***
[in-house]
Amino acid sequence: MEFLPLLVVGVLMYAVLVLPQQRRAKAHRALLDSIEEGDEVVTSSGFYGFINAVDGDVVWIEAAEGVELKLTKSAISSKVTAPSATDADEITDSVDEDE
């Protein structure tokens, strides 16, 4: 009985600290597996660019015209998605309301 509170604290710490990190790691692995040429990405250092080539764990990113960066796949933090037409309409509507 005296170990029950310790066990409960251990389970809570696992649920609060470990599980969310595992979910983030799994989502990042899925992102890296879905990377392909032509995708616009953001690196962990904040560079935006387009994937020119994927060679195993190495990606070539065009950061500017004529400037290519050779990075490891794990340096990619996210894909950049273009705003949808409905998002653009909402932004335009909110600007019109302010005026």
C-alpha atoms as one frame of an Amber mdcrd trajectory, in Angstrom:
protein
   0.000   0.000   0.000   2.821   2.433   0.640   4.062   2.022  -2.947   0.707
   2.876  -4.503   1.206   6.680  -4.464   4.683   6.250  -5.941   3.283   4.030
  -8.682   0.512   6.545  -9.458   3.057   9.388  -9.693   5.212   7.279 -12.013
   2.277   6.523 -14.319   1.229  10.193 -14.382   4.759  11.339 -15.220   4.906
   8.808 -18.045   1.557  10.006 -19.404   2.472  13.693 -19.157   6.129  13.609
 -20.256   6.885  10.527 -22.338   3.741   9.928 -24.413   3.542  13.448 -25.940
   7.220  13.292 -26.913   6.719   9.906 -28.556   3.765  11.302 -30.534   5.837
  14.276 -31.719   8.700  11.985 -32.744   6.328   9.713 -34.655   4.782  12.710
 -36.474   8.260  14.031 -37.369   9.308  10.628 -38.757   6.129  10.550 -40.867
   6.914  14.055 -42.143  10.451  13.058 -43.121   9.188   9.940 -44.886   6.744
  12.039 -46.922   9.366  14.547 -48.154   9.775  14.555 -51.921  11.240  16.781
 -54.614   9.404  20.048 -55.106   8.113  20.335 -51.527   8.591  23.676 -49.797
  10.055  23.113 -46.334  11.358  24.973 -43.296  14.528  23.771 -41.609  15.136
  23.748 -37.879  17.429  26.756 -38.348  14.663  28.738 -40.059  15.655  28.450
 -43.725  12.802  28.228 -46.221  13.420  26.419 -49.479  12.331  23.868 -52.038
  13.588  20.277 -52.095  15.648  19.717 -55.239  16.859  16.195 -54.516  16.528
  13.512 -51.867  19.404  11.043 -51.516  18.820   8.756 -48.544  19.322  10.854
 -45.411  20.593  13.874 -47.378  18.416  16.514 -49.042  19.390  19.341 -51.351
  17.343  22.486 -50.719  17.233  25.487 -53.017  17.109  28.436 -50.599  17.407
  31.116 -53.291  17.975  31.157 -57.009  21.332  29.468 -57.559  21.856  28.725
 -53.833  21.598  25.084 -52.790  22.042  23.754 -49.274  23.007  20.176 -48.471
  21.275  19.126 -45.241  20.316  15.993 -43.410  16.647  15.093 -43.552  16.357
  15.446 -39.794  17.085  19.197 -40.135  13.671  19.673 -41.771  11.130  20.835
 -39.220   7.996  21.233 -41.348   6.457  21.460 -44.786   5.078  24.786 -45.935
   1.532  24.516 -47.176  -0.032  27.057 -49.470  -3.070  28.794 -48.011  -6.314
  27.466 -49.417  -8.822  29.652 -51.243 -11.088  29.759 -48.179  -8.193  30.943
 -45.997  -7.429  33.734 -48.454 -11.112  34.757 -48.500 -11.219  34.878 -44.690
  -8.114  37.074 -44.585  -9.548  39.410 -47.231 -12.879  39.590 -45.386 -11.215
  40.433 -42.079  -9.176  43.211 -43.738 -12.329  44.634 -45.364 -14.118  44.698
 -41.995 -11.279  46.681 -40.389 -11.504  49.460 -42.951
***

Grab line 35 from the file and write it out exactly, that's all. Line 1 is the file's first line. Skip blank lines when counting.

 -41.995 -11.279  46.681 -40.389 -11.504  49.460 -42.951